MSPs call for new retail park tax to help save Scotland’s town centres


A PLEA is being made today by Scottish politicians for action to halt the decline of town centres.

The call comes from MSPs on the Scottish Parliament’s economy and fair work committee, which has published a new report following an inquiry.

Committee convener Claire Baker said that vibrant, thriving town centres must be a priority – and change is needed.

The politicians concluded that the planning system needs to be strengthened to ensure no new developments unfairly compete with town-centre provision. 

There should also be a rebalancing of the cost of doing business to make town centres more competitive and to support investment in them.

The committee says every town in Scotland should have its own town plan – a long-term strategic vision for the future that recognises the unique nature of every town, their histories and the community that brings them together. 

Ms Baker said: “This report should signal a line in the sand for how we support, develop and prioritise investment in our town centres. 

“We all know a town centre that has empty shops, a lack of investment and few thriving businesses.

“Throughout this inquiry we heard that, although the pandemic accelerated trends towards online shopping, people really care about the future of their town centre and what is on their doorstep. 

“The positive benefits that a thriving town centre can bring are clear – not just economically but socially and culturally as well.

“As we move into a challenging period for our retail sector, our committee is unified in its call that vibrant, thriving town centres must be prioritised. 

“This report recognises that the only way to do that is through changing how we support these developments through various measures from planning to non-domestic rates. 

“This report signals that change is needed. We know there is no quick fix, but unless we start now then we won’t be able to halt the accelerated decline of recent years we’ve seen already in too many communities across Scotland.”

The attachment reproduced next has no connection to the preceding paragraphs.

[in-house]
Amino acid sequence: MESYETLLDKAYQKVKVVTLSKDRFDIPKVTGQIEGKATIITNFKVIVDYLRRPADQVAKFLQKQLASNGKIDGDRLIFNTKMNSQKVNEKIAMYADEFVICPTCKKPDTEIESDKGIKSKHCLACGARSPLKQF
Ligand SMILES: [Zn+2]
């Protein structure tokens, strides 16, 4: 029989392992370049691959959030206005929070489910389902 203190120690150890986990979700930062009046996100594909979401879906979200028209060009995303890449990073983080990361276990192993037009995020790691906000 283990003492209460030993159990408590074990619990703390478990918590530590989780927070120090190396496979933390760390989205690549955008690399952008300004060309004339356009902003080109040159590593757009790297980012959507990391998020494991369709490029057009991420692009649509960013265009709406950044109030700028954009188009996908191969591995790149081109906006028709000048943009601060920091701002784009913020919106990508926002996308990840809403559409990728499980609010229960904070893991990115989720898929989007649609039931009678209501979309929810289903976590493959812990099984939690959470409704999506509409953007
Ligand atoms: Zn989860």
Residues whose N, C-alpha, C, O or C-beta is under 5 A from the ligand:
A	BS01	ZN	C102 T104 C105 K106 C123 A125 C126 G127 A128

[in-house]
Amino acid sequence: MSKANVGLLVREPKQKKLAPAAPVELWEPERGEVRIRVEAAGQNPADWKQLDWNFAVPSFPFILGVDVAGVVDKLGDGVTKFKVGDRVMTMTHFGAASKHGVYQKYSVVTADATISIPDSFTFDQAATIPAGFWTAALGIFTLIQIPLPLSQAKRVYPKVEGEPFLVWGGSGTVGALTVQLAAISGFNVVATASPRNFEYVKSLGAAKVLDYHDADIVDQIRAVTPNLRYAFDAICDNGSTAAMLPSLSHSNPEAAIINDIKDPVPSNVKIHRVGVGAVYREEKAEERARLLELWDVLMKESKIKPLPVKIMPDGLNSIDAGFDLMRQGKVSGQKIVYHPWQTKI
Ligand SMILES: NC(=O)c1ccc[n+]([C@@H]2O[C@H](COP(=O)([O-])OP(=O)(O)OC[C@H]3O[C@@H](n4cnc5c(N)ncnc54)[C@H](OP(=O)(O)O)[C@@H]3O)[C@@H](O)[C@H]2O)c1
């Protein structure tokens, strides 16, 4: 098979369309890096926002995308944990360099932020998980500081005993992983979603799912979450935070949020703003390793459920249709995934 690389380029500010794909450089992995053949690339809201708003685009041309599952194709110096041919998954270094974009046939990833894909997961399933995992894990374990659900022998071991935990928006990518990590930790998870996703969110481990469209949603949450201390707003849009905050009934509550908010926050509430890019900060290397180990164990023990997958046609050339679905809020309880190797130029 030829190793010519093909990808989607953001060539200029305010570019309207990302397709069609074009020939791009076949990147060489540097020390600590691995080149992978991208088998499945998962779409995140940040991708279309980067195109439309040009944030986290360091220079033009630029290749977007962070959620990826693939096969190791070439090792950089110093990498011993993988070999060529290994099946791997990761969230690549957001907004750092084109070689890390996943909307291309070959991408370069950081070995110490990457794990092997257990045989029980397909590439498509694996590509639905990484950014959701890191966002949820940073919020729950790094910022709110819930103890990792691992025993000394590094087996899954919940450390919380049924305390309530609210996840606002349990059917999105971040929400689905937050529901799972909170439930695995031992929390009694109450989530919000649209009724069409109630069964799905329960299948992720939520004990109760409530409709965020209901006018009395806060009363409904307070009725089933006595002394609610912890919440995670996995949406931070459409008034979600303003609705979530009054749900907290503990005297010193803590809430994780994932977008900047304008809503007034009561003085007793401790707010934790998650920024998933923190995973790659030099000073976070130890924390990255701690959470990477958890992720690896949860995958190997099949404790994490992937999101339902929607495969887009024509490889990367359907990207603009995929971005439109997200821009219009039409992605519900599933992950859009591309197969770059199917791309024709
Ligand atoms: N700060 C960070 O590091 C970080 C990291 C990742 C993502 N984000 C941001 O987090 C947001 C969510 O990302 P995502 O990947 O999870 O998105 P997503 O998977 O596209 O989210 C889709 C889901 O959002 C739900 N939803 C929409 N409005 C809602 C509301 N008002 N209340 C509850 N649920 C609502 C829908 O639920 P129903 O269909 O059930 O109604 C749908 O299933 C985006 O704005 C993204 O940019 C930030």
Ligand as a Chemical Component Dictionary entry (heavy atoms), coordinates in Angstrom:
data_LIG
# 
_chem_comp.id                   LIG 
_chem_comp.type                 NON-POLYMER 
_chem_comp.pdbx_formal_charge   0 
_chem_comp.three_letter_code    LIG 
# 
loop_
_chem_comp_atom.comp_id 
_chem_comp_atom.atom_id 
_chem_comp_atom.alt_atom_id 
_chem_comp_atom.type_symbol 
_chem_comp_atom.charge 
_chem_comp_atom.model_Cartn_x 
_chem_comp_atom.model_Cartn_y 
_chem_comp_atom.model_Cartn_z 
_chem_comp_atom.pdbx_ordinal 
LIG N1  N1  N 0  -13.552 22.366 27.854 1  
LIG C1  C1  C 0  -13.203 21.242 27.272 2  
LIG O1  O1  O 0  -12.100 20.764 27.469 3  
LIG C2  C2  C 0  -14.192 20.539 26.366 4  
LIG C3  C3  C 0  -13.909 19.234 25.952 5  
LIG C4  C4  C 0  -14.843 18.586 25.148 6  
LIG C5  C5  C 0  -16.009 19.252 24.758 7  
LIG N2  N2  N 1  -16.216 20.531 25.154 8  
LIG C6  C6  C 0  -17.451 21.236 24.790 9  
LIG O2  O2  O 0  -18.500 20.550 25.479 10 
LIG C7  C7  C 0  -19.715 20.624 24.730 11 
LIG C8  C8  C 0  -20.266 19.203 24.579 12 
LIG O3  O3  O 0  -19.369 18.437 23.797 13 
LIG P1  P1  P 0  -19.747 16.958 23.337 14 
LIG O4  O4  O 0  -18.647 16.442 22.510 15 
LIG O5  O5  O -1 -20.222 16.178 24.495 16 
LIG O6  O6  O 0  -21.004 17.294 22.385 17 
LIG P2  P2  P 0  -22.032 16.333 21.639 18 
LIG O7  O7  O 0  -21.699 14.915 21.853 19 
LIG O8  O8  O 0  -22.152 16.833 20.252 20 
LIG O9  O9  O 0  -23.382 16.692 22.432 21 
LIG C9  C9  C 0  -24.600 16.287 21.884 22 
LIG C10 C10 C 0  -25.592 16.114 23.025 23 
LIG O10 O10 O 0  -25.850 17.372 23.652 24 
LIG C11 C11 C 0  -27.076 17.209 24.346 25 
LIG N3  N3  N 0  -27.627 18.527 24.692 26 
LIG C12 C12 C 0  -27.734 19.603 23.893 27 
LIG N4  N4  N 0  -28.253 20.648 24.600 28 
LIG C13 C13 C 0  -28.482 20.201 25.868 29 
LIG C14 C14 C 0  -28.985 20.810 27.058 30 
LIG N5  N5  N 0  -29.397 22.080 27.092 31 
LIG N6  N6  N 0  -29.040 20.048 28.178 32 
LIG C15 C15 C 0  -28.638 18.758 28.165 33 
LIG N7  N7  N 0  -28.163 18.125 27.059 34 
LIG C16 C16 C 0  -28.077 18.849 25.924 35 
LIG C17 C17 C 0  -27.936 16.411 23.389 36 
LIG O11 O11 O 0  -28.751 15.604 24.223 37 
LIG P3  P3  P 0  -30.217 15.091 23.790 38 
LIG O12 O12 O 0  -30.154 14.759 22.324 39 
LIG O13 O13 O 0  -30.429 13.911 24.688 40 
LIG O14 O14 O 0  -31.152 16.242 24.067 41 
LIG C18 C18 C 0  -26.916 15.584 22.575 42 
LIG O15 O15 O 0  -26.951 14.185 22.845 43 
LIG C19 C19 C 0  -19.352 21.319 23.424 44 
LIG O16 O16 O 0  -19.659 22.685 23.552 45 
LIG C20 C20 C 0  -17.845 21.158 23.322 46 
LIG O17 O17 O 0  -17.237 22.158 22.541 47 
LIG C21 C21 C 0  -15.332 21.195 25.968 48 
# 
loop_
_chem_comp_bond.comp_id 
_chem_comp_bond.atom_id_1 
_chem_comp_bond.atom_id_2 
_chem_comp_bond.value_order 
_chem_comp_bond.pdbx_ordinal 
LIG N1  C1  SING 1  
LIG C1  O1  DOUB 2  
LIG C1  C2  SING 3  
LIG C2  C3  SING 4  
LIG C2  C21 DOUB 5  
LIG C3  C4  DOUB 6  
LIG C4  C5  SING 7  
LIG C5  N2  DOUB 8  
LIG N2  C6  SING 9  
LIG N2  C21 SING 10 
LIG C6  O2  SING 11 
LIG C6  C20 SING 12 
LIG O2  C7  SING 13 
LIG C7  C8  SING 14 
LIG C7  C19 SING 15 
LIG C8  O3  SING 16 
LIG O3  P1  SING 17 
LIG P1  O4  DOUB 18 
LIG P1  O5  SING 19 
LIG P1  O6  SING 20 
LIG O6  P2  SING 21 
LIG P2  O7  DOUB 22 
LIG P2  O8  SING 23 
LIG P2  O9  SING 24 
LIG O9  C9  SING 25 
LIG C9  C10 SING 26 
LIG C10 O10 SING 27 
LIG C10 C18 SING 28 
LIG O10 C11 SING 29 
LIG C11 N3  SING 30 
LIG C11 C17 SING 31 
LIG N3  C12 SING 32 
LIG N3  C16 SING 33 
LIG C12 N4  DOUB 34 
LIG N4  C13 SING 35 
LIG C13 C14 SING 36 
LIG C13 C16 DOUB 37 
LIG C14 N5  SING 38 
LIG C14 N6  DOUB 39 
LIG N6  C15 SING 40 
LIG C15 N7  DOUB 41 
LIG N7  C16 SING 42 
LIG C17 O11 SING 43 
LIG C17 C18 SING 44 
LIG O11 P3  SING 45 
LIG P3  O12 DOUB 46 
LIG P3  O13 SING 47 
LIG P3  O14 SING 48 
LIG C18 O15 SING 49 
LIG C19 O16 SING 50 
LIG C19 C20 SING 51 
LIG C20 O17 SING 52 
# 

Specific measures suggested by the economy and fair work committee today include:

  • Strengthening the National Planning Framework 4 to ensure that any proposed developments can demonstrate that town-centre sites have been pursued and thoroughly evaluated and that developments will have no adverse impact on town centres and will not compete with town-centre provision.
  • The overarching principle must be rebalancing the cost of doing business in town centres versus out-of-town sites. Approaches that could be considered include giving councils the power to levy an out-of-town development premium or a business-rates surcharge which could then be used for town-centre regeneration.
  • The current non-domestic rates (NDR) system acts as a disincentive when trying to attract businesses back to town centres. For firms already located in town centres, the current NDR system acts as a disincentive to invest in already-occupied property, as any investment leads to an increase in NDR. The committee consistently heard that the current system works against investment and growth in town-centre retail and that the NDR system should be rebalanced to support town-centre development.
  • Transparency of beneficial ownership of town-centre property and land, and absentee owners can still be a problem, particularly where an individual lives or is based overseas. It is the committee’s strong view that all property and landowners should be contactable and there should be clarity on who the owner is. 
  • Local authorities have a range of powers available to tackle derelict or dangerous buildings, but they are not used as frequently or proactively as the committee would like. There can be a reluctance to resort to those statutory powers, in part due to a lack of resources to carry actions through. The committee welcomes the Scottish Government’s commitment to reform and modernise compulsory purchase orders.

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